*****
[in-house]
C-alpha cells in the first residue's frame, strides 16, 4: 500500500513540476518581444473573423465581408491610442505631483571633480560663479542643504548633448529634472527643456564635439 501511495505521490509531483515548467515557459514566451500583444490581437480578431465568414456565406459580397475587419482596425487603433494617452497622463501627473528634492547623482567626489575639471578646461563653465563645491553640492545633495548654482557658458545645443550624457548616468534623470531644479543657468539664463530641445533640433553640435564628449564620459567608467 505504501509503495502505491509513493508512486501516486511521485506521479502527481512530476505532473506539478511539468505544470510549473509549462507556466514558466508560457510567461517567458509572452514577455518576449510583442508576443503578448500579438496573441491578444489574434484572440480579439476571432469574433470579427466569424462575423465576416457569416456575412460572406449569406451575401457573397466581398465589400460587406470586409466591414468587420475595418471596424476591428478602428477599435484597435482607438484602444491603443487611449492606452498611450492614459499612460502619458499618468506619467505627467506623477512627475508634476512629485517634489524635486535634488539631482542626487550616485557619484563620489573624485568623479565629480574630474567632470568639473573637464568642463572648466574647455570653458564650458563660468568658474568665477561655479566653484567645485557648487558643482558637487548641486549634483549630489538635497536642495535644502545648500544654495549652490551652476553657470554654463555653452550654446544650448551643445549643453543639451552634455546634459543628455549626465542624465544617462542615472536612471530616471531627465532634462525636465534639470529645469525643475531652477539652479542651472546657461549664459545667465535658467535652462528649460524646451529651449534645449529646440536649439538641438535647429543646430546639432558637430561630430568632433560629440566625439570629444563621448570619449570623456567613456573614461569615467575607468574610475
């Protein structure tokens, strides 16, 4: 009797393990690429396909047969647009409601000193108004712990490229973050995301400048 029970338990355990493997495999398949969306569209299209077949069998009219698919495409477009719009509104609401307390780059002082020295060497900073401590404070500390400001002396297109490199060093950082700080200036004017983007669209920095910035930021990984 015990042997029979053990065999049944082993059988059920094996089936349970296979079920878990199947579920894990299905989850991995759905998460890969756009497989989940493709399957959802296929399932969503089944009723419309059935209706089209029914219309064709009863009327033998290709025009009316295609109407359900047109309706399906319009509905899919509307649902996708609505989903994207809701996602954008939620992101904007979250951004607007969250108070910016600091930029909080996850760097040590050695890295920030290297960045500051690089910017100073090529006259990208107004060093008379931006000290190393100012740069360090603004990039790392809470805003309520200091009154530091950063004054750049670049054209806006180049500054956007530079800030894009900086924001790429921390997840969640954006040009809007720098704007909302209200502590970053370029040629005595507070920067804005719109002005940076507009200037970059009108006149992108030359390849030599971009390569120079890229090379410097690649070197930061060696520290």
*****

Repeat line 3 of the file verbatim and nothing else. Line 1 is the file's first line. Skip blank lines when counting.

């Protein structure tokens, strides 16, 4: 009797393990690429396909047969647009409601000193108004712990490229973050995301400048 029970338990355990493997495999398949969306569209299209077949069998009219698919495409477009719009509104609401307390780059002082020295060497900073401590404070500390400001002396297109490199060093950082700080200036004017983007669209920095910035930021990984 015990042997029979053990065999049944082993059988059920094996089936349970296979079920878990199947579920894990299905989850991995759905998460890969756009497989989940493709399957959802296929399932969503089944009723419309059935209706089209029914219309064709009863009327033998290709025009009316295609109407359900047109309706399906319009509905899919509307649902996708609505989903994207809701996602954008939620992101904007979250951004607007969250108070910016600091930029909080996850760097040590050695890295920030290297960045500051690089910017100073090529006259990208107004060093008379931006000290190393100012740069360090603004990039790392809470805003309520200091009154530091950063004054750049670049054209806006180049500054956007530079800030894009900086924001790429921390997840969640954006040009809007720098704007909302209200502590970053370029040629005595507070920067804005719109002005940076507009200037970059009108006149992108030359390849030599971009390569120079890229090379410097690649070197930061060696520290």